The teachers and therapists kept saying that she is one of the happiest children that they know. The PT even said that she sees Lily on Mondays and that always makes her week. The other therapists agreed. I beam when my children are happy, but Lily's happiness is special because it shows that she is anything but "incompatible with life."
Lily's speech therapist met me last week when I picked Lily up from school. She wanted to know how Lily communicated at home. I gave her as many examples as I could think of, one being that the other day, Lily was sitting beside me on the floor as I was reading. She reached over and patted me on the arm a few times as if trying to get my attention. Of course, she got it! When the therapist heard that, she was amazed! Lily did the same thing today while I was feeding Aria.
As for school, we are going to try to give Lily three full days and work up to five full days. This year, she goes two days a week for roughly three hours. Our goal has always been for Lily to attend school full-time when she turned four. With an aide in the classroom attending to Lily, that makes our goal much easier.
And I can say that I believe the improvements that Lily has made this year come partly from the extra that she is getting at school.
Speaking of improvements, this is what Lily is currently doing:
- Choosing toys. We hold up two and ask her which she wants. Sometimes, she doesn't choose anything, so we have to get two more toys. (The fact that she's playing with toys is amazing. There was a time when they didn't interest her.)
- Recognizing toys. The other night, Dave held up two toys and asked her to get her slinky. Lily felt the other toy, then moved her hand over and grabbed her slinky! She loves that toy!
- Tasting more. I usually give Lily Aria's leftover baby food to taste. I'm happy to announce that Lily accepts each "flavor" and takes tastes. She likes to bite down on the spoon.
- Crawling!!! OK, so it's her way and a little on the nontraditional side, but she can make her way across the floor at least five feet in less than a minute. I've seen her take alternating arm forward, leg forward two times in a row, but then she stops and sits up on her feet. To me, this is amazing because she is able to coordinate a crawling movement, which is not easy.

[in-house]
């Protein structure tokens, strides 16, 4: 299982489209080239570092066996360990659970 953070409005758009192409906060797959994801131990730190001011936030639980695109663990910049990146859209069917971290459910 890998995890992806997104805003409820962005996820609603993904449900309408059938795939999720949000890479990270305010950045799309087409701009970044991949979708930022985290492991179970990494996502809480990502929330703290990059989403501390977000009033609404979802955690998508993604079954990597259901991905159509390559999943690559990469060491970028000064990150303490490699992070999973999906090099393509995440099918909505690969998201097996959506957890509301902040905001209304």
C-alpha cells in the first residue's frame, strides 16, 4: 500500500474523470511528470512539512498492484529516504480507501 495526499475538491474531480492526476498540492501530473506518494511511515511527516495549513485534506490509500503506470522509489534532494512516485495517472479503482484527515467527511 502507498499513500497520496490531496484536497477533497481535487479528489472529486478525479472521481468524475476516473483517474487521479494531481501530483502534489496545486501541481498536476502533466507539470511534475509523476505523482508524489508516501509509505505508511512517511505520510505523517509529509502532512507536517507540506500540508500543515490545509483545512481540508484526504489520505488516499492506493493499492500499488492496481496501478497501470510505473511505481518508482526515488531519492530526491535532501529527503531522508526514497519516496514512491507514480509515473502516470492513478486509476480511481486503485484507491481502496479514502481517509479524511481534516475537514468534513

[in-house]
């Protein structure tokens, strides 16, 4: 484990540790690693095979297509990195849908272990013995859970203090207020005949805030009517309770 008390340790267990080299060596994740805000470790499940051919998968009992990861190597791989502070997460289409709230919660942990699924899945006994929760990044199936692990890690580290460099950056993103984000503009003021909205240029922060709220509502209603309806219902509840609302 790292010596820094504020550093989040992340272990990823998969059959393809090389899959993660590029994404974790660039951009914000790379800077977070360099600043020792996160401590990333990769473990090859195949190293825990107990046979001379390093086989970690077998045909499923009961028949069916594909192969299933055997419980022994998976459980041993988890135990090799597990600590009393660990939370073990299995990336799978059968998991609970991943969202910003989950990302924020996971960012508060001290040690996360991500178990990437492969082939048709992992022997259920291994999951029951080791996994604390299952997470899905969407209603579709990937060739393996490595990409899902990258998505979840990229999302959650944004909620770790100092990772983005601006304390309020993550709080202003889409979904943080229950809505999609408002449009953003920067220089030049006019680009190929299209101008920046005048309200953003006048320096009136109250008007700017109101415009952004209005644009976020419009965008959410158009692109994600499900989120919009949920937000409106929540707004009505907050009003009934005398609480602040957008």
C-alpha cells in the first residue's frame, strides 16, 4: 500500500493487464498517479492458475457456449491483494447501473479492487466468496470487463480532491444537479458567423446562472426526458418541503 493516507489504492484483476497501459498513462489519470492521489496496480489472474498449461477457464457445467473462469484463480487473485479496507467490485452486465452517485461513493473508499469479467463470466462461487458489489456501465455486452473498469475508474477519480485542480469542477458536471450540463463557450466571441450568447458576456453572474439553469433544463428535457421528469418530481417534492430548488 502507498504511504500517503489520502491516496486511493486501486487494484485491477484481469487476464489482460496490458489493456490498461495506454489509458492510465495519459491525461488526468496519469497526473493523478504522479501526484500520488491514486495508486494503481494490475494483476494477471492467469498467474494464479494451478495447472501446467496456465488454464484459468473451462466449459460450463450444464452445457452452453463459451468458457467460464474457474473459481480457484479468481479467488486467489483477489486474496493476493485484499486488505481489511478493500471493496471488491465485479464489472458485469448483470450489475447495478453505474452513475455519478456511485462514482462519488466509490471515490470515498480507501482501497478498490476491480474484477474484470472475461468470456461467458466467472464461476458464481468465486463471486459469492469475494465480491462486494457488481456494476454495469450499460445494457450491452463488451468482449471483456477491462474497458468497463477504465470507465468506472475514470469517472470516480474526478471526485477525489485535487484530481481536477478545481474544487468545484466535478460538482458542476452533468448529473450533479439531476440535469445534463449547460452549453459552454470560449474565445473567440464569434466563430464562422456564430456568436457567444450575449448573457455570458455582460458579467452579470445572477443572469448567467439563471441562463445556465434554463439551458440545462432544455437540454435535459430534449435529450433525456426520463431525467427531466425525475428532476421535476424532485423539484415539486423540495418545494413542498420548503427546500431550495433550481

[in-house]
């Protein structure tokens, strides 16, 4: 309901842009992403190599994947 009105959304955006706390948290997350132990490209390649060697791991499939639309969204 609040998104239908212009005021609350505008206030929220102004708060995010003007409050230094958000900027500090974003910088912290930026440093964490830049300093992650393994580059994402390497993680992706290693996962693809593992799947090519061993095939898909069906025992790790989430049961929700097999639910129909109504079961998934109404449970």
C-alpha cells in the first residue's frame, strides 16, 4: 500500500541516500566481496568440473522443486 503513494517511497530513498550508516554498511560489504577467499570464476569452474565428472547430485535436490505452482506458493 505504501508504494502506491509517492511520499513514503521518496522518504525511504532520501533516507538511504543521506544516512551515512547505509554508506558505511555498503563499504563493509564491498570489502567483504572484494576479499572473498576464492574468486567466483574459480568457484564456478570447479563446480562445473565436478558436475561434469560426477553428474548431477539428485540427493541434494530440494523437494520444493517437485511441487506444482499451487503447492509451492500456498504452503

- Weight-bearing. In a crawling position, Lily can lift one arm up off the floor and hold herself in that position with her other arm still on the floor.
- Pre-self-standing. Lily's OT, and more recently her PT, work with her on trying to get herself up off the floor. While in a crawling position, they move one of her legs so that her foot is flat on the floor, knee off the floor. The point is to push up with her arms and legs to a standing position. Lily's PT has said how you show Lily how to do something and she gets it. It might take a little while, but she gets it. Lily now does this on her own--leg up, foot flat, knee off the floor. She's not strong enough to get into a standing position on her own, but her PT is showing her how to use the couch to help her. That and the pulling up that she's doing (see below), she may just be able to put herself into a standing position one day!
- Bear stance. She's only done it once, but Lily put herself in what is called a bear stance. Basically, think "downward dog" yoga position. (I told you she could be a yoga instructor!) She held herself in that position and then collapsed on the floor.
- Pulling up. I've only seen her do this twice, but she's gone to our table and to our rocking chair and grabbed and pulled up. Not into standing, but to where her body looks like a letter L, so she's on her knees, but she's not sitting on them. Her behind is off the floor and straight with her back. She does this a lot when she's around us. Her school PT said that she is building her core, which should help her with her balance, which should also help her with walking.
- Facilitated walking. I can remember being at our old place and allowing Lily to stand. She's always loved standing! So much so that now, when I try to sit her down and she wants to stand, she stiffens her legs and throws her body forward, letting me know that she does not want to sit. I can remember holding her under her armpits, moving her body so her legs would take their steps, giving her as much support as I could while trying to help her gain strength so she could support herself. Then that amount of support lessened. Then I started holding her at her elbows with my fingers extending down her arm. Then I supported her between her elbows and her wrists. Tonight, we walked together for about ten minutes where I let her hold my thumbs. I gave a little support with my fingers, just in case I needed to catch her quickly, but understand that that is such a minimum amount of support! As a matter of fact, last night, she had a jacket on, and I held her jacket closed tightly around her with one hand and held only one of her hands. . .and she took steps! The therapists at the IEP meeting told the teacher that she better watch out, Lily may come to school walking next year. While I'm not sure that will happen, they do realize her drive, saying that she perseveres, and anything is possible with her.
But when I speak to Lily, I speak with my heart, and that's what she's listening to. She never hears a word my brain says. She knows what I know she can do, and she's trying her best to do it. If she doesn't, that's no big deal. I think she's done quite a lot for someone who's had a list of negatives labeling her and her condition.
***I also wanted to share that Rani was recently accepted into the Dental Hygienist program that she applied to! Because this is Lily's blog, I don't talk much about my other children, but I'm so proud of Rani for the hard work she put into getting in to this program and for being accepted that I just had to share!***